August - November
0.6 - 2.8
Has very distinctive leaves that are long (12-22 cm), narrowly elliptic or ovate, and fused around the stem at their bases (see photo). The stems are usually solitary and covered with spreading hairs.
Propagation by seeds is generally easy. Shirly (1994) reports no treatment is needed while Steffen (1994) recommends cold/dry stratification. The seeds are quite fine and may be planted on the surface. There are 3,200,000 seeds/lb and the recommended planting rate is 1 lb/acre. Root divisions may be made in the fall or winter.
This species attracts butterflies. The seeds of several Eupatoriums are eaten by birds.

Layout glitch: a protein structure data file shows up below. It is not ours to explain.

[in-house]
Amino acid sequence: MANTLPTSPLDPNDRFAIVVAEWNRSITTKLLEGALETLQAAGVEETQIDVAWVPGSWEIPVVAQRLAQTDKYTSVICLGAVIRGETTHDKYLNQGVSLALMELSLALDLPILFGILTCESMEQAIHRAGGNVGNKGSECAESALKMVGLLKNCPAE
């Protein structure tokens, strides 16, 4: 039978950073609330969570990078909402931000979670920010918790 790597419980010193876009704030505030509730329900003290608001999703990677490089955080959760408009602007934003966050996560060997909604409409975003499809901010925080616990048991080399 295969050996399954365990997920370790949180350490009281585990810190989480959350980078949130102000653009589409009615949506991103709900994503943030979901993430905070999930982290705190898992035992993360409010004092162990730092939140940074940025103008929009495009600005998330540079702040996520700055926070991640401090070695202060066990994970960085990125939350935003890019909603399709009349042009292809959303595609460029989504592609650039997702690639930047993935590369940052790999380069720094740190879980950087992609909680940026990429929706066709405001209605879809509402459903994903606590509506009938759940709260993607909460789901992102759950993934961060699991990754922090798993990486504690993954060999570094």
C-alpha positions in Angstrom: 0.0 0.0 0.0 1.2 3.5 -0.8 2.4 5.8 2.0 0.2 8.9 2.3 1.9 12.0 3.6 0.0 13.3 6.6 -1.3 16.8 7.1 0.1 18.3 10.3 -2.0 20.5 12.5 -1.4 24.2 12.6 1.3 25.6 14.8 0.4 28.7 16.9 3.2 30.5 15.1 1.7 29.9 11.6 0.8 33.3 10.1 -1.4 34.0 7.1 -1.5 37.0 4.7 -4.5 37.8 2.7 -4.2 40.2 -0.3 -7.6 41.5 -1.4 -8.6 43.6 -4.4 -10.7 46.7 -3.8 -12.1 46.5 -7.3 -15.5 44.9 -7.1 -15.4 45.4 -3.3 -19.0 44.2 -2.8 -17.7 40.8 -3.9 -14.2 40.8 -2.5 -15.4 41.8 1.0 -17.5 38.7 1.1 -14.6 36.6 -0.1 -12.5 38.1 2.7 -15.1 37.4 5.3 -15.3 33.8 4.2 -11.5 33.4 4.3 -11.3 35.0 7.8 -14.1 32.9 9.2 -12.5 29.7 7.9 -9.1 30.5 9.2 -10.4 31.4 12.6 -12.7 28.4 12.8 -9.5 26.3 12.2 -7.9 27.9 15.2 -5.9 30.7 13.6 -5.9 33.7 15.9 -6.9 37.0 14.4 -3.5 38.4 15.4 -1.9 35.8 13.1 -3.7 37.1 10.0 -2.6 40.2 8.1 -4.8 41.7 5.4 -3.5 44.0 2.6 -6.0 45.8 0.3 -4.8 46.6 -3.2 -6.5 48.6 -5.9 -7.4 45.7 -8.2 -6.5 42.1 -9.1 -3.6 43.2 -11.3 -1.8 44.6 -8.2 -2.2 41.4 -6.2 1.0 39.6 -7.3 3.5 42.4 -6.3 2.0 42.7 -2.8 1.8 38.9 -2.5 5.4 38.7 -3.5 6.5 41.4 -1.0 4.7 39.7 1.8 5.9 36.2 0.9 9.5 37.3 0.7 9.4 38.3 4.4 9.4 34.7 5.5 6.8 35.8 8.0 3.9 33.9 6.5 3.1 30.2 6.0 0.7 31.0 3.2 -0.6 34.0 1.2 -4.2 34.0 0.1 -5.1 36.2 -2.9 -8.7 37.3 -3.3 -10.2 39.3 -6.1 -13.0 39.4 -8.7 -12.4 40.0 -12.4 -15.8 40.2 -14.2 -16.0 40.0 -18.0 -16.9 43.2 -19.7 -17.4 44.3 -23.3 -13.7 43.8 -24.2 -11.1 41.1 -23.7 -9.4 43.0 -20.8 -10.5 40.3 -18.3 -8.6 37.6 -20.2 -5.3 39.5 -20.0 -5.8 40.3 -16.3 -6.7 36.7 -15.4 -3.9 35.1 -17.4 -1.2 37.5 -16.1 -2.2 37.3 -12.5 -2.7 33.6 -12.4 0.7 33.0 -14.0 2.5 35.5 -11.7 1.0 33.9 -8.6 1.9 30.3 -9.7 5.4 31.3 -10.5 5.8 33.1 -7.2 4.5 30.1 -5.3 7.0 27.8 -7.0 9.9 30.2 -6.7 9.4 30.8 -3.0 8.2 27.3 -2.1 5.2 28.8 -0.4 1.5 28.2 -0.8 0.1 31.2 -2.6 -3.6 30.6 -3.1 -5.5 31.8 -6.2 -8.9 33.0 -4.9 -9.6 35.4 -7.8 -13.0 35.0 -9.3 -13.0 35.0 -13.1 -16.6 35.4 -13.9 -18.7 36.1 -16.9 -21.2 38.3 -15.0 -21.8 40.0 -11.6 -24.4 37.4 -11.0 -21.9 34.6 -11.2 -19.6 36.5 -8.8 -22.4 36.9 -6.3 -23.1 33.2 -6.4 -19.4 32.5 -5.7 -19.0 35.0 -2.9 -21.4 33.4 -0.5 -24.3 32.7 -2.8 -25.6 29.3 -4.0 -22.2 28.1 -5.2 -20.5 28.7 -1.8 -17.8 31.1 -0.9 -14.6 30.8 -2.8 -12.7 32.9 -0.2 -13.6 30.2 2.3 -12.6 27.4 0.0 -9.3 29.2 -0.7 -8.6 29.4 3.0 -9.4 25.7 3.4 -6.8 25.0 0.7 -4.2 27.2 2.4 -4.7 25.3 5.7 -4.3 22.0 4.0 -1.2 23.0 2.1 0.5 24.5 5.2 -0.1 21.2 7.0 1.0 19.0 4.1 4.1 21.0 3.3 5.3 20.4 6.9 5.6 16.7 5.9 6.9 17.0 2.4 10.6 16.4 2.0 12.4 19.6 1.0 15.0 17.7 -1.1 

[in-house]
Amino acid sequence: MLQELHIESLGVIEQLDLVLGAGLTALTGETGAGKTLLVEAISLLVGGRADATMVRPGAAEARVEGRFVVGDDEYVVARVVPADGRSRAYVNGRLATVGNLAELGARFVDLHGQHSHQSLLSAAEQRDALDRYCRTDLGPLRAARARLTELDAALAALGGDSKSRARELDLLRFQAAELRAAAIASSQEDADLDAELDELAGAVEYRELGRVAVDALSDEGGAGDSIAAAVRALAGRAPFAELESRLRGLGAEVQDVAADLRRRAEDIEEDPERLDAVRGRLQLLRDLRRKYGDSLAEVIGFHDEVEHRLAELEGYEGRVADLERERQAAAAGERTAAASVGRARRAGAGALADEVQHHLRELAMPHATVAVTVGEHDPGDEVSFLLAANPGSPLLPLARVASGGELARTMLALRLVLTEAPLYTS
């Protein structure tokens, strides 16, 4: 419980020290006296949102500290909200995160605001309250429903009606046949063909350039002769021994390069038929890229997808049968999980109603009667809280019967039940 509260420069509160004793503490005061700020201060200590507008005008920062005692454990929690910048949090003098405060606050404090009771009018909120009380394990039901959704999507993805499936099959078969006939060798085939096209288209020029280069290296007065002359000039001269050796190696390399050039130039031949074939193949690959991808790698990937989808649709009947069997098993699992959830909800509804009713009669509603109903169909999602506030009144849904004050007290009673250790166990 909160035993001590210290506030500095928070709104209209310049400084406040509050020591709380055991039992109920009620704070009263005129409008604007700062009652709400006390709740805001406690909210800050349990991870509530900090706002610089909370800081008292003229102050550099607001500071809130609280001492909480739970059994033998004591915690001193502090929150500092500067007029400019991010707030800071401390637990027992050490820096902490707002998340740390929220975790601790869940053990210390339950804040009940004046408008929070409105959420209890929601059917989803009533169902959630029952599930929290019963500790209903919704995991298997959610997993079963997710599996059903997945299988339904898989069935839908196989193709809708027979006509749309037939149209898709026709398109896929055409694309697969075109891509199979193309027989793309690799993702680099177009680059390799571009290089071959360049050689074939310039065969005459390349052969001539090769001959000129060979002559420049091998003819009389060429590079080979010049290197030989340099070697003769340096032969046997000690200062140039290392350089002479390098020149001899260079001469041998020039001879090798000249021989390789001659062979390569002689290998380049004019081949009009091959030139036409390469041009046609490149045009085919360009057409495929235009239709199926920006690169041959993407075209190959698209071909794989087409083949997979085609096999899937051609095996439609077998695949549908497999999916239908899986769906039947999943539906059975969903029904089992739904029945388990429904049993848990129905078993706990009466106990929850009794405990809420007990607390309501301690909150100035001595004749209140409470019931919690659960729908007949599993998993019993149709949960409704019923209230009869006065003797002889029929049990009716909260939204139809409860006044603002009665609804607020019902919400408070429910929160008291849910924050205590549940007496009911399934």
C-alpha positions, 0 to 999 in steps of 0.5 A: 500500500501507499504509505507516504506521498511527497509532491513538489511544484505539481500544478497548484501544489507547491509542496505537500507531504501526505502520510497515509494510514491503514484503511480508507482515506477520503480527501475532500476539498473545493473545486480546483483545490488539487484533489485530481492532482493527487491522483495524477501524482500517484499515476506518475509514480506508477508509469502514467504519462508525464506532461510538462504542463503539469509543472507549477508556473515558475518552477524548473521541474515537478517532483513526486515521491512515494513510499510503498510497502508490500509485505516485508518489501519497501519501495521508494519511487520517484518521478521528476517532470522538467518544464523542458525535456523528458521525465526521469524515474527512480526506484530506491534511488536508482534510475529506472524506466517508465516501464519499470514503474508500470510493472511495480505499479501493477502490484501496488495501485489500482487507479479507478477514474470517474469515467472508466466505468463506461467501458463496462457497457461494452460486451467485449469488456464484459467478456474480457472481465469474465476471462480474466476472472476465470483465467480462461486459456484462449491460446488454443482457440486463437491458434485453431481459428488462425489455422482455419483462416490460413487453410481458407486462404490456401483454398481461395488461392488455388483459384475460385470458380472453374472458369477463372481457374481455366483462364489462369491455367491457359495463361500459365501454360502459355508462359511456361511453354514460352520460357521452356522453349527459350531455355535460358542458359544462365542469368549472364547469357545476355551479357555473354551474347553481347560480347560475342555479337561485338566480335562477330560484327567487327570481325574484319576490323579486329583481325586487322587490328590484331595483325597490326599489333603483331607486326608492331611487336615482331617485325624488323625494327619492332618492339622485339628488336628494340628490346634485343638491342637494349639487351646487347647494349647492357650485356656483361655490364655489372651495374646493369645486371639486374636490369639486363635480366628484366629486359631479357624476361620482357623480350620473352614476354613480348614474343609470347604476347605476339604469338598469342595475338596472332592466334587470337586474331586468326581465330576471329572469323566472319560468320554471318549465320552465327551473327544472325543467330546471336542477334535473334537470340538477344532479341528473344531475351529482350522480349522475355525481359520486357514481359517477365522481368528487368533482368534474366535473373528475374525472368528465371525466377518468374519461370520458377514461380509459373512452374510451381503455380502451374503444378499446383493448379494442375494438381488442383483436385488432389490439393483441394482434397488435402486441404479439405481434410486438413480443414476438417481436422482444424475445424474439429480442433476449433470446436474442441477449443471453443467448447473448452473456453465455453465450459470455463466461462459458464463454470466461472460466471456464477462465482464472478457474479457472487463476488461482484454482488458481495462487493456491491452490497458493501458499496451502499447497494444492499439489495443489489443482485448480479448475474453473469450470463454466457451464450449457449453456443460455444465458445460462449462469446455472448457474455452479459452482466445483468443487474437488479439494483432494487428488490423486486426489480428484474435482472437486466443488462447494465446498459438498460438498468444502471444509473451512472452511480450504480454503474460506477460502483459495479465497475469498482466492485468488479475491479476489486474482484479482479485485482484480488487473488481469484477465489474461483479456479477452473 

Found in wet meadows, prairie swales, and the edges of marshes. Prefers rich loam soils, a pH of 6.5-7 and wet to mesic soils. The species in this genus had many medicinal uses by early pioneers. Their leaves were used as a poultice under splints to heal broken bones, which explains the origin of its common name, "boneset."
Alluvial woods, bogs, wet meadows, and moist sand.